Sniffling is annoying, he knows, but it's wouldn't be for no reason, he thinks. He's only had an apple today and he never got to finish Miss Stevens' story. Was the monster really just toys? He'd never heard about monsters being under beds before, and it seems like a whole waste of a storybook to not show you a whole world of monsters to make friends with.

Maybe Brian needed friends and that's why he came up with the idea of a monster just for him. He may have been scared at first, but change is hard. Harry knows that - he's big enough to realize that he doesn't have any friends and that this is strange and that maybe he's strange, and though Dudley might try to kick them too, he still wants them. That's change. It'd be scary, but he wants it. Well, maybe not the kicking part but the rest, he wants.

He wants.

As evening finally transitions to night, Harry lays back against the coat he uses as a pillow and stares up at the uneven ceiling of his room. It's not until the whole house is still and bedded that Harry hears something thumping softly underneath the bed. It's a soft sound, barely there, but he knows every inch of his cupboard and every sound it can produce and the only way to make that particular sound is rubbing something solid and thick against the rotted wood just under his sleeping place.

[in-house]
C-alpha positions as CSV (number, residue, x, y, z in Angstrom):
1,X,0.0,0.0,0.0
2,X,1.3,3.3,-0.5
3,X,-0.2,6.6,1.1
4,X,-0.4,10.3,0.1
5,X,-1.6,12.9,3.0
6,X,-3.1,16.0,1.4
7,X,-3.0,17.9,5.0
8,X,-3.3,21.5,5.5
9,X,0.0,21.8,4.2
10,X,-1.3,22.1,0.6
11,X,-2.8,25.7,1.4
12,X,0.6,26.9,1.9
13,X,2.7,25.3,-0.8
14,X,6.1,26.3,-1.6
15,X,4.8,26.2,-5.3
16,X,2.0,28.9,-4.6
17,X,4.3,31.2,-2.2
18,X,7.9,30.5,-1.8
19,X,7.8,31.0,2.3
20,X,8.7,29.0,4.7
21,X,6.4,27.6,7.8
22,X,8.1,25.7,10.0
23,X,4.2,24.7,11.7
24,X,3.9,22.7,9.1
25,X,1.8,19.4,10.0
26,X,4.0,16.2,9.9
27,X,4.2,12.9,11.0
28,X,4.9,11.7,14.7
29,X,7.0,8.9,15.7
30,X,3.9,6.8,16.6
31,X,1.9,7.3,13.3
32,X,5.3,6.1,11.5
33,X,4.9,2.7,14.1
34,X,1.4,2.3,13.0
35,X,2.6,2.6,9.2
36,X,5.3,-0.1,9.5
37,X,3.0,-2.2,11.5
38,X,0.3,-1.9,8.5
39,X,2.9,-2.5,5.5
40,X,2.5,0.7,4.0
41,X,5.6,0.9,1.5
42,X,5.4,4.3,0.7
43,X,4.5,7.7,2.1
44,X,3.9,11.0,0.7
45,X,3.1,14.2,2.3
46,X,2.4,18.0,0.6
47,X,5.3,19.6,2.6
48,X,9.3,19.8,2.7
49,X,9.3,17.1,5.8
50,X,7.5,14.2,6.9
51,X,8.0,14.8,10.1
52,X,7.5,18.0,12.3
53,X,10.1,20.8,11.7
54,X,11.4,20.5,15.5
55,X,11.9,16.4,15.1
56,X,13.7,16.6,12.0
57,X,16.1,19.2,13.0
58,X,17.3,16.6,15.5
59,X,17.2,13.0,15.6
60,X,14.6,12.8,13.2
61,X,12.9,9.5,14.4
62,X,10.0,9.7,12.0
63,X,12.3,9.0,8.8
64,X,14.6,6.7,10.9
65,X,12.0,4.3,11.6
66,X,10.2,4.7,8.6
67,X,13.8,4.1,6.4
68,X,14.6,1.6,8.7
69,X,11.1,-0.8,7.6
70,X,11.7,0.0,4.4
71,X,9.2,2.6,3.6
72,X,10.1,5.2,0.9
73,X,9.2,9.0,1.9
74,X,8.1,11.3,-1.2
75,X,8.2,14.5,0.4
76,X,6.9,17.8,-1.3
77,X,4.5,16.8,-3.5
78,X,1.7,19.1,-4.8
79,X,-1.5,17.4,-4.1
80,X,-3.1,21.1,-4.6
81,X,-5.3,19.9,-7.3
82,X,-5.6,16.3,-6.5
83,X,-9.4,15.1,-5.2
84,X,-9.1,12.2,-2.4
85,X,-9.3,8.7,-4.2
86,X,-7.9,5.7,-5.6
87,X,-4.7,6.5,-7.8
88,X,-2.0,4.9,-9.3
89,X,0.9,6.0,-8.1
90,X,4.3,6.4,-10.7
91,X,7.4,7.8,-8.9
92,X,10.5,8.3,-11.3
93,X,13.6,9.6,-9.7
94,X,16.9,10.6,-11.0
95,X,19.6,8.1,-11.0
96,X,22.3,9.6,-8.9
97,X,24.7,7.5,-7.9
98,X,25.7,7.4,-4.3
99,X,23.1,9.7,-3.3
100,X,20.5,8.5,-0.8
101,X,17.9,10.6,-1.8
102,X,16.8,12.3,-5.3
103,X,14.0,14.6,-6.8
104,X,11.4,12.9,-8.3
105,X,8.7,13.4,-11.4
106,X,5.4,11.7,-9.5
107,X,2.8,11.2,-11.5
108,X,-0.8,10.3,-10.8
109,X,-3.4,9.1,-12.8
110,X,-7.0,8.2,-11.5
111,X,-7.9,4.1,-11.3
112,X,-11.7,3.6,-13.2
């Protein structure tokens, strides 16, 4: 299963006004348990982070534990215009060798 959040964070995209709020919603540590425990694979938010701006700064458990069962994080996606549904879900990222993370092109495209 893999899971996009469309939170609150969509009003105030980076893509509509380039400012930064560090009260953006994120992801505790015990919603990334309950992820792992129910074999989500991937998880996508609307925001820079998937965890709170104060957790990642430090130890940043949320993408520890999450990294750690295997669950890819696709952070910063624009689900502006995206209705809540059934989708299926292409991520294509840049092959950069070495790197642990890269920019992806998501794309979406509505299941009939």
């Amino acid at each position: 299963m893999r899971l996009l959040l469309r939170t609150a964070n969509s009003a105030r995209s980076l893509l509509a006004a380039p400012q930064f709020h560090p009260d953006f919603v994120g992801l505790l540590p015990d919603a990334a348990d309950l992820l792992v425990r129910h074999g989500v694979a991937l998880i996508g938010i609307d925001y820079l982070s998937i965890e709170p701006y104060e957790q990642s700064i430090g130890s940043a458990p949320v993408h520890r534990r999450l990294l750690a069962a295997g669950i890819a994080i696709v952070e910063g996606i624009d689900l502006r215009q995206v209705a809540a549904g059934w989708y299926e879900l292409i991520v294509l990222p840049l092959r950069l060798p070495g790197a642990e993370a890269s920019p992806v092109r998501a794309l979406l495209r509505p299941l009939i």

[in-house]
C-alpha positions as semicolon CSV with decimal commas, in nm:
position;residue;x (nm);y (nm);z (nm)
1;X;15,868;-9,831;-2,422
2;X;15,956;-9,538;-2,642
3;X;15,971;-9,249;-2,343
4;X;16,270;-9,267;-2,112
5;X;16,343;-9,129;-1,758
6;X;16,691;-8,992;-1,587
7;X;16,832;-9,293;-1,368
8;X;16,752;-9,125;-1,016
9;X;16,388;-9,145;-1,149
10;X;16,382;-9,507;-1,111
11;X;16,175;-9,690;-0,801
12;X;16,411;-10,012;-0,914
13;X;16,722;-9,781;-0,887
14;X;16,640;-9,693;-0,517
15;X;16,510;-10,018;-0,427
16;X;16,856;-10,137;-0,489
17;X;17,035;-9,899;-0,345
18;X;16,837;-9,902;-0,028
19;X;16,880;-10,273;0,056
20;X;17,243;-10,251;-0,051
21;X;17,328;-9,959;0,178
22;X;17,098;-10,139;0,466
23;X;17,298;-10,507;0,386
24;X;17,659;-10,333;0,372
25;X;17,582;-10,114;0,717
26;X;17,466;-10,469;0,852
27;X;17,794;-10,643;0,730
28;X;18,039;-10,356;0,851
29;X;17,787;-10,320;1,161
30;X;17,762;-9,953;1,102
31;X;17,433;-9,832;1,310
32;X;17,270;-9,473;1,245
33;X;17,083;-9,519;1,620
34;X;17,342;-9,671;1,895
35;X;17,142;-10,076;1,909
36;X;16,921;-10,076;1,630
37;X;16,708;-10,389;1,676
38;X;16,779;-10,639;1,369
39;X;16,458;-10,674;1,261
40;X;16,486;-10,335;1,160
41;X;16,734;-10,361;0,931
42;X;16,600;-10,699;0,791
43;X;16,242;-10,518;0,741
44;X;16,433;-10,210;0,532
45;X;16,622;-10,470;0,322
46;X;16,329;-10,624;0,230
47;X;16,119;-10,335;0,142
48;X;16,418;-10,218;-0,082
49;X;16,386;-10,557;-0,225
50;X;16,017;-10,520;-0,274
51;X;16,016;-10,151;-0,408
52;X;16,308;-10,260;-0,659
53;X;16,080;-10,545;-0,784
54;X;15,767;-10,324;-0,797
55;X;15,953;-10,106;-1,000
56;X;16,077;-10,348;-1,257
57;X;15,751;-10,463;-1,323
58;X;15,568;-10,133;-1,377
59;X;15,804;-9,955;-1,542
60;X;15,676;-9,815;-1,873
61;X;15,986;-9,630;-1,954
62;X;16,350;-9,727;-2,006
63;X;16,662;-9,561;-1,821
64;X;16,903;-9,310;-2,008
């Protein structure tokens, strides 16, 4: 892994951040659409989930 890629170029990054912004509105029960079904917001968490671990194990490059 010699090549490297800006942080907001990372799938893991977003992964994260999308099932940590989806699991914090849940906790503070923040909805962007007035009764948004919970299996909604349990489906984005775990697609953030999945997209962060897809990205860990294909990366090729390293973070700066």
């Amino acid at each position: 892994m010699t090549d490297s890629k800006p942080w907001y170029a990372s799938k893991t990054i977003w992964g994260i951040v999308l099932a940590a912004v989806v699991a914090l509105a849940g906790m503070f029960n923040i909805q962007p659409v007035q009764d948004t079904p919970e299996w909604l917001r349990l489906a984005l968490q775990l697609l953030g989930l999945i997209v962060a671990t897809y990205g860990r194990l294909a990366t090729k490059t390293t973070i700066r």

A thrill goes through Harry, his heartbeat quickening with a mixture of fear and something else he can't put a name to. This has to be a dream; it's never happened to Harry before, and the coincidence… well.

"Hello?" Harry whispers into the darkness, his voice not loud enough to drown out the sound of his heart beating in his ears. For less than second, he considers that it might be a prank by Dudley, but no - the fat boy wouldn't fit under his bed, it being so close to the floor. He could probably fit in his cupboard, sure, but Harry would have definitely noticed.

When he receives no response, he grasps at the edge of his bed and begins to lean over the side, swallowing thickly. There's a moment when Harry hesitates, a shaky breath taken in and held, before he finally peers underneath and sees…

A book. He sees a dark little book, maybe the size of two of Aunt Petunia's hands laid flat side-by-side. That and one of his broken toy soldiers are the only things there. A feeling like being kicked in the belly registers to Harry's mind and he doubles over with his disappointment, coat-pillow dragged over his head as he falls back into the little mattress.

He shouldn't have gotten his hopes up. Just like in Brian's story, it's nothing more than toys. Well, and a book, but books don't make thumping noises underneath the beds of boys like him. He knows that. He knows that, he plugs his ears, and he makes himself go to sleep.

It'll still be there in the morning.